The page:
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‘Because Migri Says So’: Legitimation in Negative Asylum Decisions in Finland


Erna Bodström

University of Helsinki, Helsinki, FI
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This article argues that authorisation and moral evaluation are the dominant legitimation strategies used in asylum decisions by the Finnish Immigration Service (Migri). After the migration events of 2015, the percentage of accepted asylum claims dropped dramatically in Finland, causing concern about the legal rights of asylum seekers. Drawing on theoretical literature concerning asylum decisions, borders and language, this article is based on a systematic analysis of 77 asylum decisions. It aims to answer the following questions: What strategies of legitimation does Migri use to support their negative asylum decisions? How are these strategies used? The study reports that the reasons behind negative asylum decisions are often not openly provided. Instead, the decisions largely rely on authorisation and implicit moral evaluation; the decision is so ‘because Migri says so’. This lack of transparency has adverse consequences for the due process of asylum seekers, and these consequences can be life changing.

How to Cite: Bodström, E., 2020. ‘Because Migri Says So’: Legitimation in Negative Asylum Decisions in Finland. Nordic Journal of Migration Research, 10(2), pp.5–19. DOI:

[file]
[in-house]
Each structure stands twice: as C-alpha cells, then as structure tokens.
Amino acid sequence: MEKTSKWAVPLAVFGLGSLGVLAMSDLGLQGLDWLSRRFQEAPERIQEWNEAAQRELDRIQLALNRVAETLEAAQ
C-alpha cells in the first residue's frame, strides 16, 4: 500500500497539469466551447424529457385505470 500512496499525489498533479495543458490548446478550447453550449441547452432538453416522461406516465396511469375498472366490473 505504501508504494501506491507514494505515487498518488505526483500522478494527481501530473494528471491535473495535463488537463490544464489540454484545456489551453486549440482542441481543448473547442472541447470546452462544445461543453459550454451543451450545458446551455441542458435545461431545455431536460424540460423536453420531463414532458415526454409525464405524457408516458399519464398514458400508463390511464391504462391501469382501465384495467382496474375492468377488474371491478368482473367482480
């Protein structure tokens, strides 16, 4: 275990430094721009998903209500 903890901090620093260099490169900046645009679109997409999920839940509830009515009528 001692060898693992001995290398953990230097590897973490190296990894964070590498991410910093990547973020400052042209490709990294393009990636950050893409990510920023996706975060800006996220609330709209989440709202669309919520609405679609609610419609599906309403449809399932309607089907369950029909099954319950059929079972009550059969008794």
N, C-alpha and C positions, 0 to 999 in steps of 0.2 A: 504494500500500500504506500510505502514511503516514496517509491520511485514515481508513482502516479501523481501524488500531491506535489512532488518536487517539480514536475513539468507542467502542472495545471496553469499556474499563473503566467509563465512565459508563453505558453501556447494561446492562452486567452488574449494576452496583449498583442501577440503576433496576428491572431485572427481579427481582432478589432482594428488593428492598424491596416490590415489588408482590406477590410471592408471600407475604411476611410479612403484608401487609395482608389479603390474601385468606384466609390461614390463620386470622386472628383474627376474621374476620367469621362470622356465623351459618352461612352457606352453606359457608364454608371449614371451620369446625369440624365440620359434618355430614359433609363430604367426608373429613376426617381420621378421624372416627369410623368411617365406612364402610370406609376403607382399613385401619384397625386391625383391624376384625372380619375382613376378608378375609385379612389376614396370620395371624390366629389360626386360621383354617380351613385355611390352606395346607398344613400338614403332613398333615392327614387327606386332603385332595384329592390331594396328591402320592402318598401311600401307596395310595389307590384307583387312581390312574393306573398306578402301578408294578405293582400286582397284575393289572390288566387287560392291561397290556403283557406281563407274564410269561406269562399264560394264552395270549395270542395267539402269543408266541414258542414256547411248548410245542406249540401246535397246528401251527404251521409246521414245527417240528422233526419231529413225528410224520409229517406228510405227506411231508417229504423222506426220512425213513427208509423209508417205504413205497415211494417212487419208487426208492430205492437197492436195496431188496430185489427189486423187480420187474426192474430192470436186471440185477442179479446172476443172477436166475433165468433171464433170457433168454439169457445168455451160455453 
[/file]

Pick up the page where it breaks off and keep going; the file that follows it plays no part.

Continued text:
Published on 28 May 2020
 Accepted on 01 Apr 2020            Submitted on 01 Apr 2020


After Europe’s border crisis in 2015, and as the physical borders of Fortress Europe failed, European governments harnessed asylum politics for the gatekeeping (Pellander 2015; Satzewich 2013) of migrants. As Enrica Rigo (2009: 137) aptly points out, a border never exists in a space, but it gets ‘activated’ as it is crossed or as people gather around it. Since the majority of asylum seekers sought asylum in Europe, an ample tool for this ‘policing’ at a distance (Guild & Bigo 2003) was asylum decisions. Asylum decisions are performative documents (Tiililä 2000) that either grant or deny a residence permit on grounds of international protection or other personal or humanitarian reasons. Thus, they are not merely texts; they determine whether or not an applicant can legally stay in a country.

Finland is a case in point in terms of harnessing asylum politics for gatekeeping. Before 2016, Finland was above the European Union average in terms of its level of granted asylums. However, in 2016, it sunk well below said average (Eurostat 2017). Since 2015, the country enforced various legal changes that negatively affected the rights of asylum seekers. These changes included removing one category of international protection from the law as well as restricting the presence of legal aids in asylum interviews. The asylum interview is perhaps the single most important event in the asylum process, as it is where the asylum applicant presents their asylum grounds. Thus the restriction essentially meant that after 2015, the asylum applicants have increasingly been expected to present their case without legal aid. These measures have raised questions and criticism about how the human rights and due process of asylum seekers are met. Indeed, in their research, Saarikkomäki et al. (2018) show that the decrease in granted asylums could not be only due to the said legal changes, but that they were likely also due to changes in the internal practises of the Finnish Immigration Service (Migri), who are in charge of assessing asylum claims in Finland. The changes in practises were, for example, limiting the time reserved for an asylum interview and raising the bar of the credibility assessment (i.e. requiring more details and evidence from the asylum applicants in order to deem their persecution narrative as credible and, hence, ‘true’) (Saarikkomäki et al. 2018).